Your Challenge: create an out-box in your home for things to donate. Make it somewhere permanent. Don’t worry about filling it up, just know that it’s there and when you come across that chipped tea cup that’s still too pretty to throw away or a dress that doesn’t fit any more, you’ll know where to put them.
  5. Choose to Buy things with less packaging, or recyclable packaging. This is something I’m working on a lot lately. It’s really challenging to do since our city only recycles plastic numbers 1 and 2. And worse, the plastic containers have to have an opening smaller than their base (aka be bottle shaped). Choosing a recyclable cardboard egg carton over plastic or styrofoam is easy, but buying spinach that’s not in a plastic clam shell container can be hard. This week I’m making a grocery list that is broken up by which store I will buy each thing at, and I’m going to do it with where I can buy things in bulk and bring my own container in mind.
    Your Challenge: Shop consciously. Next time you’re at the store think about the packaging around your food. Make choices that are environmentally friendly when possible. And if you find yogurt in a container that Fayetteville recycles, I will be your best friend.
  6. Share the knowledge. Lately I haven’t been able to shut up about composting toilets. We had a plumbing problem at my house, and I was all – “See! See! If we had a composting toilet, these roots wouldn’t be an issue!” And what I’ve learned is that there are a lot of people who are also super into composting toilets (automatic friend people!) But also, there are people who don’t know a thing about them, or don’t totally get it. I am excited that I get to share and make some normalcy out of environmentalism for those people just by having a chat.
    Your Challenge: Talk to someone about something you do to help the environment or something you wish you could do. Who knows, they might be able to help you do it or do it better!

I want to know, what’s on your list? What things do you do to help the environment? What things do you wish you could do? Let’s figure out how to make them possible! What things do you have questions about? Let’s find the answers! Leave a comment below.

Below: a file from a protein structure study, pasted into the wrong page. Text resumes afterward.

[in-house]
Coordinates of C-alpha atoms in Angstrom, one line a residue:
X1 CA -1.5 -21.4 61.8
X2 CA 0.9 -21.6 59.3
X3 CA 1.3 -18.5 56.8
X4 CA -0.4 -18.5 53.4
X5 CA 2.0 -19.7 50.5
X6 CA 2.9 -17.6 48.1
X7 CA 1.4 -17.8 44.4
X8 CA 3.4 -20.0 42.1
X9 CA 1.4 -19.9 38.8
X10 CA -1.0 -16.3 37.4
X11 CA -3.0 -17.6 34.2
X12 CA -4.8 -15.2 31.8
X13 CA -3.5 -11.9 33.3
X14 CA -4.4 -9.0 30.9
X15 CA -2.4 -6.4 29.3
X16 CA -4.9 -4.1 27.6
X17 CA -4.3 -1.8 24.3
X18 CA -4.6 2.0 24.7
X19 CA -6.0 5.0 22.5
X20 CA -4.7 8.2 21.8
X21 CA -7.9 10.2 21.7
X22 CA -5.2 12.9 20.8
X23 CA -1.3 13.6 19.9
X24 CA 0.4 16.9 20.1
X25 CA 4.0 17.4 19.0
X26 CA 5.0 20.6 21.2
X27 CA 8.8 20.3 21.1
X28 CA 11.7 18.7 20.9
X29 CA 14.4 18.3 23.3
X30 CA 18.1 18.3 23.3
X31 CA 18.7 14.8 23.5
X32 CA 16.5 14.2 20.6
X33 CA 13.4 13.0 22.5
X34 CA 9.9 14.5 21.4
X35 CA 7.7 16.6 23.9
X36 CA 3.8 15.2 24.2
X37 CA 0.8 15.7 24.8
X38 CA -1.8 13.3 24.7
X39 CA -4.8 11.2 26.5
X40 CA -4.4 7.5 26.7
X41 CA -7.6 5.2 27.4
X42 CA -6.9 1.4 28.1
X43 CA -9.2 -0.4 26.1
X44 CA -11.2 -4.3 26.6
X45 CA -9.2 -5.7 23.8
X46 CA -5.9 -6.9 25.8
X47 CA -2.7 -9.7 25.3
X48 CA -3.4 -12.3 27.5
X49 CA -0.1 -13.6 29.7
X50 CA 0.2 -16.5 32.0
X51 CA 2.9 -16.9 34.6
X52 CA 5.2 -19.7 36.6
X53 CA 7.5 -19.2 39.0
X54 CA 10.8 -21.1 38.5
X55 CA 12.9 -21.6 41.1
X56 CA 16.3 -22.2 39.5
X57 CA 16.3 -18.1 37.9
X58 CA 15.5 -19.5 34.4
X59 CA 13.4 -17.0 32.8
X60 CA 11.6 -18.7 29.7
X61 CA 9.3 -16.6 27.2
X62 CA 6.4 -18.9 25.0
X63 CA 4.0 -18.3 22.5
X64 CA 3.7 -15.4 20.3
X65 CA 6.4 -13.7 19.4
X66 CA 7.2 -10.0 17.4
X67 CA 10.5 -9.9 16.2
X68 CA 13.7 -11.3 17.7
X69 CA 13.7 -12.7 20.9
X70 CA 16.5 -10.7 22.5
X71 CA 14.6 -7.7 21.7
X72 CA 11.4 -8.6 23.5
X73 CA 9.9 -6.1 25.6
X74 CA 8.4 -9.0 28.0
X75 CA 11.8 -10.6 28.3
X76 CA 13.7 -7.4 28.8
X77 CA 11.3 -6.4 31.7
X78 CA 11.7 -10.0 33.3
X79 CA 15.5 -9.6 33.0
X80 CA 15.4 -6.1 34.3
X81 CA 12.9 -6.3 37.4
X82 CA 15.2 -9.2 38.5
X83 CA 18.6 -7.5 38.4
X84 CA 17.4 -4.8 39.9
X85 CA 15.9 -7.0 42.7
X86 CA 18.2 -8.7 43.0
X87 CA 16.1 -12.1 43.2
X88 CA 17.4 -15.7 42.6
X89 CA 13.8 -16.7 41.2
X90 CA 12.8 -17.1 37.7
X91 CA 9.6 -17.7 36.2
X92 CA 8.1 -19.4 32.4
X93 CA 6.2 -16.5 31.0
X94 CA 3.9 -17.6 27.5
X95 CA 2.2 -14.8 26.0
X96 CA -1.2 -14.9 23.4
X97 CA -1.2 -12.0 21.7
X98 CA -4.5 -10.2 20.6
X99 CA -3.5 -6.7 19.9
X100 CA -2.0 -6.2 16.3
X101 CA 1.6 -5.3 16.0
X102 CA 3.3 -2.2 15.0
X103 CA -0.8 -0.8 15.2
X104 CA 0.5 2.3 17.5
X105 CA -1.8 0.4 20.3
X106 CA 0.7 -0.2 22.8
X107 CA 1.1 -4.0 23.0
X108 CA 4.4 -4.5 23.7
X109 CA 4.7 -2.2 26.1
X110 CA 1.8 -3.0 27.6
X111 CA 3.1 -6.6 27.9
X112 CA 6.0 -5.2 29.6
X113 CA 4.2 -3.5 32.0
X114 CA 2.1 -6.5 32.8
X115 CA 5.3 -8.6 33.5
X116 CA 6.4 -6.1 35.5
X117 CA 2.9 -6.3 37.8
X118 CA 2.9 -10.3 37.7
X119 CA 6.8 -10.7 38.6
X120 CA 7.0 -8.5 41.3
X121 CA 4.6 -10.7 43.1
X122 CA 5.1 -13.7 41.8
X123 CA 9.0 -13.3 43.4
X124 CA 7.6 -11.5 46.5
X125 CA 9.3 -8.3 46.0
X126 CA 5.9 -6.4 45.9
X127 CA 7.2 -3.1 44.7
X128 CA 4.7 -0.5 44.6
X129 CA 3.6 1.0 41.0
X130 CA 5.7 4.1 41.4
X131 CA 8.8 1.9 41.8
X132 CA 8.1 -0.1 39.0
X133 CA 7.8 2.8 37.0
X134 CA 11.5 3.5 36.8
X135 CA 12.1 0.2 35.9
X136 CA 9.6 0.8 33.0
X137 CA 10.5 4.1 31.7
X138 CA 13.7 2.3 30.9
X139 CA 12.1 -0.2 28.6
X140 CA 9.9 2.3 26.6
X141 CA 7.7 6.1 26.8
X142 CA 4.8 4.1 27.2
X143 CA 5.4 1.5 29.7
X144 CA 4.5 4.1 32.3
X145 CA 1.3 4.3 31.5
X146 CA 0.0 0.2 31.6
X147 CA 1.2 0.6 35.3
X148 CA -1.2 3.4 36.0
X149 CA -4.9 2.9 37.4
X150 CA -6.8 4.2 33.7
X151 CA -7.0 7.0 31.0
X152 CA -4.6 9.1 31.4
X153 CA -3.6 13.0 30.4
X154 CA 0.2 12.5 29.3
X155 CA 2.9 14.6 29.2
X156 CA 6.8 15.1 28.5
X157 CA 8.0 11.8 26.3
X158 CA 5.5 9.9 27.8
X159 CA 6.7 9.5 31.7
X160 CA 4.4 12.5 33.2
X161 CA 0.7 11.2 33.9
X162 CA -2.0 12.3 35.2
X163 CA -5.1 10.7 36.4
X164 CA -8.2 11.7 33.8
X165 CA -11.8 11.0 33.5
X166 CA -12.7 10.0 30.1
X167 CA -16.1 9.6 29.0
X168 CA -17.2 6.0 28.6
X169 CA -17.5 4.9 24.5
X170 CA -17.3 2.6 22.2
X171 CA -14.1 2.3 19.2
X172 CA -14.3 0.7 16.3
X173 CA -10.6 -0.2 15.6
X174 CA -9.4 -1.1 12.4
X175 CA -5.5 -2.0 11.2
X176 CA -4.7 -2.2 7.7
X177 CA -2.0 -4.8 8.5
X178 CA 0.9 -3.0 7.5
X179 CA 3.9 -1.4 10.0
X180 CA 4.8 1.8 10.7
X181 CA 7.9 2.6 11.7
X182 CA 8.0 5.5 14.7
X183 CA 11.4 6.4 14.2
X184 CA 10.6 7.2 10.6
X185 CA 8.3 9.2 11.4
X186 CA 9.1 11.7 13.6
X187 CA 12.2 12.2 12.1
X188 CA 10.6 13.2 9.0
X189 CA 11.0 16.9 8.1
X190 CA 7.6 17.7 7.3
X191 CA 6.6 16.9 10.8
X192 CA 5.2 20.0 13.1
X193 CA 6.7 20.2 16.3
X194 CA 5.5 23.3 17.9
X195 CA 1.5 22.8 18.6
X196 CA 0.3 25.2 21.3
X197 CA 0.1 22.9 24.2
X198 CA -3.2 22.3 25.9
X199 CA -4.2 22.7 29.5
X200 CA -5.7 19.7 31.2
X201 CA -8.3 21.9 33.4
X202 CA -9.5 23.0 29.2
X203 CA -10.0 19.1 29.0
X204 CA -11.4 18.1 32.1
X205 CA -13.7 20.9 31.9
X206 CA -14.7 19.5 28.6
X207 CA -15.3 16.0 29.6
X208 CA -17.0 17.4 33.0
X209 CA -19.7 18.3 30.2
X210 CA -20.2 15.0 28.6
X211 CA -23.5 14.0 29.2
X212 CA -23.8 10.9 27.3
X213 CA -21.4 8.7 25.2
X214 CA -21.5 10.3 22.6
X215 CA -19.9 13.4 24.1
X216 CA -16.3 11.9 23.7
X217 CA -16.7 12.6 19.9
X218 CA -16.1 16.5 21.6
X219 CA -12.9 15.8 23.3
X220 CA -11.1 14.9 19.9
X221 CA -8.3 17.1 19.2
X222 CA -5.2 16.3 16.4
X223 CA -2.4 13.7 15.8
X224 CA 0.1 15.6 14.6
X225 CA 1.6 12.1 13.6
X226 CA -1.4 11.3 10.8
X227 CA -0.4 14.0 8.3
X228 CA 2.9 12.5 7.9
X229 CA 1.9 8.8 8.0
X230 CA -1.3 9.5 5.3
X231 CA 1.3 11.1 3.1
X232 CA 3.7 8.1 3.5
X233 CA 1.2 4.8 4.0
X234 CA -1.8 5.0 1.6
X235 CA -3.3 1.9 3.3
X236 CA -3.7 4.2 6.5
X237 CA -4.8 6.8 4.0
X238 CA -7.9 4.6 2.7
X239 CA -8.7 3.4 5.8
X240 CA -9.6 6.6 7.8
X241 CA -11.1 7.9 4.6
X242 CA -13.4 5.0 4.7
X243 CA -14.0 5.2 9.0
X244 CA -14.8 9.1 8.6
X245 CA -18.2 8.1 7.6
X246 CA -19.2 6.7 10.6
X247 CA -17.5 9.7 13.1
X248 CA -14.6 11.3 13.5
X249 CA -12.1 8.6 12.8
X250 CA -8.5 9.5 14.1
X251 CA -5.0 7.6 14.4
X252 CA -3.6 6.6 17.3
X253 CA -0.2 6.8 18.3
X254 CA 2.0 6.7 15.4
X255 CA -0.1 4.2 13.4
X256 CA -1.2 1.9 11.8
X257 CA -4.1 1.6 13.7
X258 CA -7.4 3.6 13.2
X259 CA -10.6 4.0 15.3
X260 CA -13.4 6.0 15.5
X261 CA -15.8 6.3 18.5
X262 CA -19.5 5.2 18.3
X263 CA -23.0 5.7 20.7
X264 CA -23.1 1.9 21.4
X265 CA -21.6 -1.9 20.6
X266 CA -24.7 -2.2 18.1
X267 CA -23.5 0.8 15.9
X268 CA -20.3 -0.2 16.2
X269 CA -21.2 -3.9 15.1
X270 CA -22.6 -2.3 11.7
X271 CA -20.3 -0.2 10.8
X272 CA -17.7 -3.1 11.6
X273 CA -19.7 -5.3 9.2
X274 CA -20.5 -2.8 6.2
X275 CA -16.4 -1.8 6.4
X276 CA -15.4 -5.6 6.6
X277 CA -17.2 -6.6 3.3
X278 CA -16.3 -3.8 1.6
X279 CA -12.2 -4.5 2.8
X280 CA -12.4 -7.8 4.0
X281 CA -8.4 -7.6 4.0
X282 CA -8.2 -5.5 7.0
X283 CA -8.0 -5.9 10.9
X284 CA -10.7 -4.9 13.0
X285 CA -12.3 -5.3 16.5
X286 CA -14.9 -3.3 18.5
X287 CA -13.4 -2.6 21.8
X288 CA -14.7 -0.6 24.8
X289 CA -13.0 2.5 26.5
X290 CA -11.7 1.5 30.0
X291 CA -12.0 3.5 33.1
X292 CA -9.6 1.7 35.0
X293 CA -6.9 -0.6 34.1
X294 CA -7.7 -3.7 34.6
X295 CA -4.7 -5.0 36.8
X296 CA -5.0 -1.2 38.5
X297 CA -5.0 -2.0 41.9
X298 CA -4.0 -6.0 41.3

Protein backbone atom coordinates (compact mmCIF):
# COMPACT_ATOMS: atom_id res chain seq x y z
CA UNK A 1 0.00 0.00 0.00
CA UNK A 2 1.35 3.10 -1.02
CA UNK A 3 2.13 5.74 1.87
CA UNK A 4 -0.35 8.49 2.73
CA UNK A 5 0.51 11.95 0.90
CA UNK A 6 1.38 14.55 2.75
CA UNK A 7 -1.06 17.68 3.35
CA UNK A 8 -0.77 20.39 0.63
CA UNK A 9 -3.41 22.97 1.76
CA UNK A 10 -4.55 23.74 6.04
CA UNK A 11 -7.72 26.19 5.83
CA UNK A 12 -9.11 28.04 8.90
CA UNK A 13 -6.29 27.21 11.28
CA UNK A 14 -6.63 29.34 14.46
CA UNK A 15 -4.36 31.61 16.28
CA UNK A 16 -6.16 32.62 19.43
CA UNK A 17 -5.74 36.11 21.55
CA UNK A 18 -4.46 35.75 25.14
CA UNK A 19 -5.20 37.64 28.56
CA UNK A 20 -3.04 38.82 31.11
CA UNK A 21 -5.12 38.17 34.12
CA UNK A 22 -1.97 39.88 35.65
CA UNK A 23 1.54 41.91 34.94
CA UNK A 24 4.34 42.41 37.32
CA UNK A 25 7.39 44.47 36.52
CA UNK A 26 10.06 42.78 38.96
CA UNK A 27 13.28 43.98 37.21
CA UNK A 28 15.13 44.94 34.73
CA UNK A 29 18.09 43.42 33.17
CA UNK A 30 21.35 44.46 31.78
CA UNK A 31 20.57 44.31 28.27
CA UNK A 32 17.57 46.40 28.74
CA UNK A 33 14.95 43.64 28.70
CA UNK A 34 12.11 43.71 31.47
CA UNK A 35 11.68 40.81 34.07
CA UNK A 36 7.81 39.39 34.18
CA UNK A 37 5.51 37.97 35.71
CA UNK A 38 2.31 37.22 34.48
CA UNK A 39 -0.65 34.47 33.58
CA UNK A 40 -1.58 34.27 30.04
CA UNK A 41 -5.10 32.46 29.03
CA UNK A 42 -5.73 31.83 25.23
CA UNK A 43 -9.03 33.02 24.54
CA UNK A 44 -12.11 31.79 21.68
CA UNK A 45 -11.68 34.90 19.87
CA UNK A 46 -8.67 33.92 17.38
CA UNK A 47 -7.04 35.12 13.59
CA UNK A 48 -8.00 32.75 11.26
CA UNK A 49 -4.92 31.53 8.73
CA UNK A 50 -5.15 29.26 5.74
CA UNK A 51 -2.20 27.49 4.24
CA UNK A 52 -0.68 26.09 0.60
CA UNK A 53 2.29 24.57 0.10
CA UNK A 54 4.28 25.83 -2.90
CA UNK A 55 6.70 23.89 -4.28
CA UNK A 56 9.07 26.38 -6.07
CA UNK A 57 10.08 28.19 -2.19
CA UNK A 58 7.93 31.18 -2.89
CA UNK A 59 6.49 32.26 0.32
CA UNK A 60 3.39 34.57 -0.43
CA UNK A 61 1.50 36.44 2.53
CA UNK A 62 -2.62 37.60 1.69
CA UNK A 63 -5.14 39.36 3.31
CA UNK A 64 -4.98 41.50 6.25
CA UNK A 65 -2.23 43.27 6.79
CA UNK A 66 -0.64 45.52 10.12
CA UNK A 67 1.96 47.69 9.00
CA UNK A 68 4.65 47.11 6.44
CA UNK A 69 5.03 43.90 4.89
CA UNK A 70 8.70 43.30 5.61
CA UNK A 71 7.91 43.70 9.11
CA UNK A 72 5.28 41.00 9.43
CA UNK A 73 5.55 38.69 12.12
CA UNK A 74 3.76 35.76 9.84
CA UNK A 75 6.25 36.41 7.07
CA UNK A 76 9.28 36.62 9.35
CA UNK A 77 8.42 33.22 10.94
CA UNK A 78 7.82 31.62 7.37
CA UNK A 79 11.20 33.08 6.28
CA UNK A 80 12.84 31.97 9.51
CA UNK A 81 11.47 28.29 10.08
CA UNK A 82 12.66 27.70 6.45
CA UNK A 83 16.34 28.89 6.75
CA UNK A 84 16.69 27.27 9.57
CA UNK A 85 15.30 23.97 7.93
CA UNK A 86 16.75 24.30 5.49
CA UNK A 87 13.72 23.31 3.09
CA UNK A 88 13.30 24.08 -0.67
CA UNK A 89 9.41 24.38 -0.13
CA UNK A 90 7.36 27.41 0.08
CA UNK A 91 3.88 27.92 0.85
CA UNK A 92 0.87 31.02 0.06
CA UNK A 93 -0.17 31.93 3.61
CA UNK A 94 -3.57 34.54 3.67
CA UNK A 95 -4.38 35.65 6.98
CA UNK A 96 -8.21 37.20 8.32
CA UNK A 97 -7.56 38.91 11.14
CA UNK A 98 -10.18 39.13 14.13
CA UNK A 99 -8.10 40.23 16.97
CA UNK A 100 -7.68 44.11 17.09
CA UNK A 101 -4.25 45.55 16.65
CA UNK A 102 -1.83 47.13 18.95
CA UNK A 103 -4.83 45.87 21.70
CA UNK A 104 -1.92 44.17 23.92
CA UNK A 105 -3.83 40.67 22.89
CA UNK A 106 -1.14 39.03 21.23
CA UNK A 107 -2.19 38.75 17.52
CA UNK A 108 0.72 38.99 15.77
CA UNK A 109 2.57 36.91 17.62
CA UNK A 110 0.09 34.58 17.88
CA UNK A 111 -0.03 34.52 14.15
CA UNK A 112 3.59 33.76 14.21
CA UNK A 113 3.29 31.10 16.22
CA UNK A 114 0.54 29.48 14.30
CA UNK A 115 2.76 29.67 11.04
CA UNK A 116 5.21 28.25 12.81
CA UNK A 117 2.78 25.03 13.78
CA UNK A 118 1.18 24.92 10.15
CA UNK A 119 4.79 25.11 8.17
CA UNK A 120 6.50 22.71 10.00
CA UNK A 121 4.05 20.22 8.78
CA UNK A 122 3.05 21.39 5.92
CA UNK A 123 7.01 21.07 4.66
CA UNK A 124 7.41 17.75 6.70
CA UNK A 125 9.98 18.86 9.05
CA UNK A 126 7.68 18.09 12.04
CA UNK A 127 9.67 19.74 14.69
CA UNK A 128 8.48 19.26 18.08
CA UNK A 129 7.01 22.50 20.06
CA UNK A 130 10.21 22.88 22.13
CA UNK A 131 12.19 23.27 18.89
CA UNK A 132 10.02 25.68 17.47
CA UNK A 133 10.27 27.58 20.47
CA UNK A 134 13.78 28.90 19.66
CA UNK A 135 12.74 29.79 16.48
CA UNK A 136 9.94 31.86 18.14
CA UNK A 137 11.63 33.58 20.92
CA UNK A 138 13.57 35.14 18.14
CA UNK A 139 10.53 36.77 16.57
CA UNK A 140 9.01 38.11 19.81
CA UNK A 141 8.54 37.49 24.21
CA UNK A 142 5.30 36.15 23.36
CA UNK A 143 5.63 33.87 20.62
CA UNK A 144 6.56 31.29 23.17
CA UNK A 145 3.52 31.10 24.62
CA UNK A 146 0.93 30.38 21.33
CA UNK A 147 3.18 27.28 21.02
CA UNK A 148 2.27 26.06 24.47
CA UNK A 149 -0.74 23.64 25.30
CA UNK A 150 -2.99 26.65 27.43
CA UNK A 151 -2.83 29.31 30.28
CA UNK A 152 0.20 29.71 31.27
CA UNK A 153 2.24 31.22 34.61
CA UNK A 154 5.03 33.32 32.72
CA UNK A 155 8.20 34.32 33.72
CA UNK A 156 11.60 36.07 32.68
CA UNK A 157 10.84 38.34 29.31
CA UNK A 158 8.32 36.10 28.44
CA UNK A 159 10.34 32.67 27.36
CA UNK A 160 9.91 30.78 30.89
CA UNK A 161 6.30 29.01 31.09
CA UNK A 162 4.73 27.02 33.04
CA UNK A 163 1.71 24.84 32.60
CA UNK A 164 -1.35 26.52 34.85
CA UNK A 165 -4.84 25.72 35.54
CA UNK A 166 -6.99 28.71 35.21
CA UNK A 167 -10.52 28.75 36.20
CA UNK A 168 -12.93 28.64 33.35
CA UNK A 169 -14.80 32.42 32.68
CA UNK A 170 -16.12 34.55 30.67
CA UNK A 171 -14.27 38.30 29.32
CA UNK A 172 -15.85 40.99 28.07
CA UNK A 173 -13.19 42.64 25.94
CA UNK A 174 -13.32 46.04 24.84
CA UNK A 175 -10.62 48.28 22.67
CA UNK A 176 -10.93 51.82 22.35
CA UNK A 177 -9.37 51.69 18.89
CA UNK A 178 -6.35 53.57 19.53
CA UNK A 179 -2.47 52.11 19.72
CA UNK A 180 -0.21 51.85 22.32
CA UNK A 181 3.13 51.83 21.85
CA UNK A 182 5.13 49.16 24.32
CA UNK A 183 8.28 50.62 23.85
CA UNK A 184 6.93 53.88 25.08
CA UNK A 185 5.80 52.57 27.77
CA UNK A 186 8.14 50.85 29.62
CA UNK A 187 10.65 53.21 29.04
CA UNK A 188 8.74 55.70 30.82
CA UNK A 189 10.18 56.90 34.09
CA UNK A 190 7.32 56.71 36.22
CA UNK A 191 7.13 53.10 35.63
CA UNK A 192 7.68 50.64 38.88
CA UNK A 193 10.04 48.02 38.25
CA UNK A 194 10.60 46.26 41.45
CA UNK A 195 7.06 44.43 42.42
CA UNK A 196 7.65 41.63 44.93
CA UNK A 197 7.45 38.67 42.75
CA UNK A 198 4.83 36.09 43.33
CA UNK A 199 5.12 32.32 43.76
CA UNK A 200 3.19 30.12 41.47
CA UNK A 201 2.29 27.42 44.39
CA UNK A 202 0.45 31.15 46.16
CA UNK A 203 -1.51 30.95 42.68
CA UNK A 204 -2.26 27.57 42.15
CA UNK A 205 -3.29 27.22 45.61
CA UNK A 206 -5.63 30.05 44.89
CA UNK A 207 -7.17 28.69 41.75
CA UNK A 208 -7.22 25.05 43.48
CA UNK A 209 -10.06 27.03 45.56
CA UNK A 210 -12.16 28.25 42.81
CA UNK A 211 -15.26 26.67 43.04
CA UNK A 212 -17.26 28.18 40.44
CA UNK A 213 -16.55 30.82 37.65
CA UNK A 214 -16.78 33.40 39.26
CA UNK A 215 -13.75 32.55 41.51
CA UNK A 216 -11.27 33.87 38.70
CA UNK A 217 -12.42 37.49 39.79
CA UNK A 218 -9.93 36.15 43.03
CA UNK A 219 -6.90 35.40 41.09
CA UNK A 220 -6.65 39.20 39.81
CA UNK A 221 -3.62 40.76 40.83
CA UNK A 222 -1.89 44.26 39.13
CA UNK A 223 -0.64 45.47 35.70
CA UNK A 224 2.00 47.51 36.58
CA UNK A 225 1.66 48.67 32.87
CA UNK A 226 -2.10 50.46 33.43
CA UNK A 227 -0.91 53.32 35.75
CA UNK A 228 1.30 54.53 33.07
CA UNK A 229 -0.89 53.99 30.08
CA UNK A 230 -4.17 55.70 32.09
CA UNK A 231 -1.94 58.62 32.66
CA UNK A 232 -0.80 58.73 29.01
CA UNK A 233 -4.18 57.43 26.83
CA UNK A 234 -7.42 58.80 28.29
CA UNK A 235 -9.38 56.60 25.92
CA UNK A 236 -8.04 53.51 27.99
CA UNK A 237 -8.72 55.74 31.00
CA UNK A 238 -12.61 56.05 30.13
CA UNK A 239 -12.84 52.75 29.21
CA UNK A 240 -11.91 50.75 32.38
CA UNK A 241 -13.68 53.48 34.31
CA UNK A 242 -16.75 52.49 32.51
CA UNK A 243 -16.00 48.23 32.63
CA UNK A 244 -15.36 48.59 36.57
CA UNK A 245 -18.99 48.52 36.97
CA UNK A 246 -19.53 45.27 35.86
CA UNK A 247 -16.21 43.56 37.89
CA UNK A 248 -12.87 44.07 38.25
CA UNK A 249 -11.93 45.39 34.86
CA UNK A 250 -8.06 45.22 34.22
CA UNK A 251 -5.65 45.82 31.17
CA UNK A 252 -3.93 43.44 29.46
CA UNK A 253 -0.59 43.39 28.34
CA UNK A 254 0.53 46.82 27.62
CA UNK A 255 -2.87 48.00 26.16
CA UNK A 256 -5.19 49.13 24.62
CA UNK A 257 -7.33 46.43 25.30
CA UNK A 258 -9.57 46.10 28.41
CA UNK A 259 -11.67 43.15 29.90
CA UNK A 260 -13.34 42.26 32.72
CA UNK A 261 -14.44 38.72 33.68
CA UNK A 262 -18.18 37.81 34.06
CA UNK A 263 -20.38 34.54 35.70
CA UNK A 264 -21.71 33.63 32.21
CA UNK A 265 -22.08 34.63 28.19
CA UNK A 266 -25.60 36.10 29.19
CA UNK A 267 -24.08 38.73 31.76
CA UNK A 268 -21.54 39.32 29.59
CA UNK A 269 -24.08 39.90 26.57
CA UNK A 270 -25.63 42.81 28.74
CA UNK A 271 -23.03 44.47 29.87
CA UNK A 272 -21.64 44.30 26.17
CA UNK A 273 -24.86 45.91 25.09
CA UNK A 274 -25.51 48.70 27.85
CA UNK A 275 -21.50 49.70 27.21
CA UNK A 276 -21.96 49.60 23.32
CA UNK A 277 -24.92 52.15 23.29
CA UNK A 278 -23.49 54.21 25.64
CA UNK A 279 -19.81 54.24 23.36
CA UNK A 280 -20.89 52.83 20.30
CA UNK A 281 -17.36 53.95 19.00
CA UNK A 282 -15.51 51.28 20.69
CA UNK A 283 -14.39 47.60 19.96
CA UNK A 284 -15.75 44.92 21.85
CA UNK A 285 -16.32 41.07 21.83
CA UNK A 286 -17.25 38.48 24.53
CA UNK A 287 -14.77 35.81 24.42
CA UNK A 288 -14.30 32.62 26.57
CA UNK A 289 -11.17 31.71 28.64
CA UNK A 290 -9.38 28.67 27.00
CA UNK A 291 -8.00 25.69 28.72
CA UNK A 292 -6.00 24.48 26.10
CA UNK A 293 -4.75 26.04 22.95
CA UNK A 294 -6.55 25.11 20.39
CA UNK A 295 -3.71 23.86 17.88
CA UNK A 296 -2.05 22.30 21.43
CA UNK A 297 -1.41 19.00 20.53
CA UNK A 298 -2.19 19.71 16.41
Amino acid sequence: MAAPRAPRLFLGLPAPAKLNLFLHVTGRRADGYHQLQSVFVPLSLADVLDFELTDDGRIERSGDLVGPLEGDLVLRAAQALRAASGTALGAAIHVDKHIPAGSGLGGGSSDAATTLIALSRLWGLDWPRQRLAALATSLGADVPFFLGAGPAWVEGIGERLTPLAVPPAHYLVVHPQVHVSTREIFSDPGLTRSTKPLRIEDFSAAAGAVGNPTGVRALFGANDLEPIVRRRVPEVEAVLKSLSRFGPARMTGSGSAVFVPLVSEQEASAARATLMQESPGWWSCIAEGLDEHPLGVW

Some Links:

Northwest Arkansas Land Trust – The Northwest Arkansas Land Trust came up at my dinner table last night thanks to a couple of inspiringly environmentalist friends of mine. They kindly explained how the Northwest Arkansas Land Trust works to preserve the natural beauty of the Ozarks. Definitely worth checking out.

Ozark Natural Science Center – A local organization the strives to enhance our understanding, appreciation, and stewardship of the Ozark natural environment through school programs. Really powerful stuff.

Beaver Watershed Alliance – Northwest Arkansas has one water source: Beaver Lake. We need to keep it clean! Check out the Beaver Watershed Alliance to find out more.

Carbon Footprint Calculator – An eye opening and fun way to discover the things you use every day and their impact on our environment.

What’s this all about?

The Northwest Arkansas Bloggers have launched #NWArkCares to share social issues and raise awareness for local causes. Each month we are focusing on a different issue/cause. To play along, follow the hashtag #NWArkCares on twitter, instagram, and facebook or check us out on Facebook.

April’s #NWARKcares cause was the environment. Through my blogger friends’ posts and conversations this month, I learned a lot about the important factors in preserving the natural beauty of this place, the Ozarks.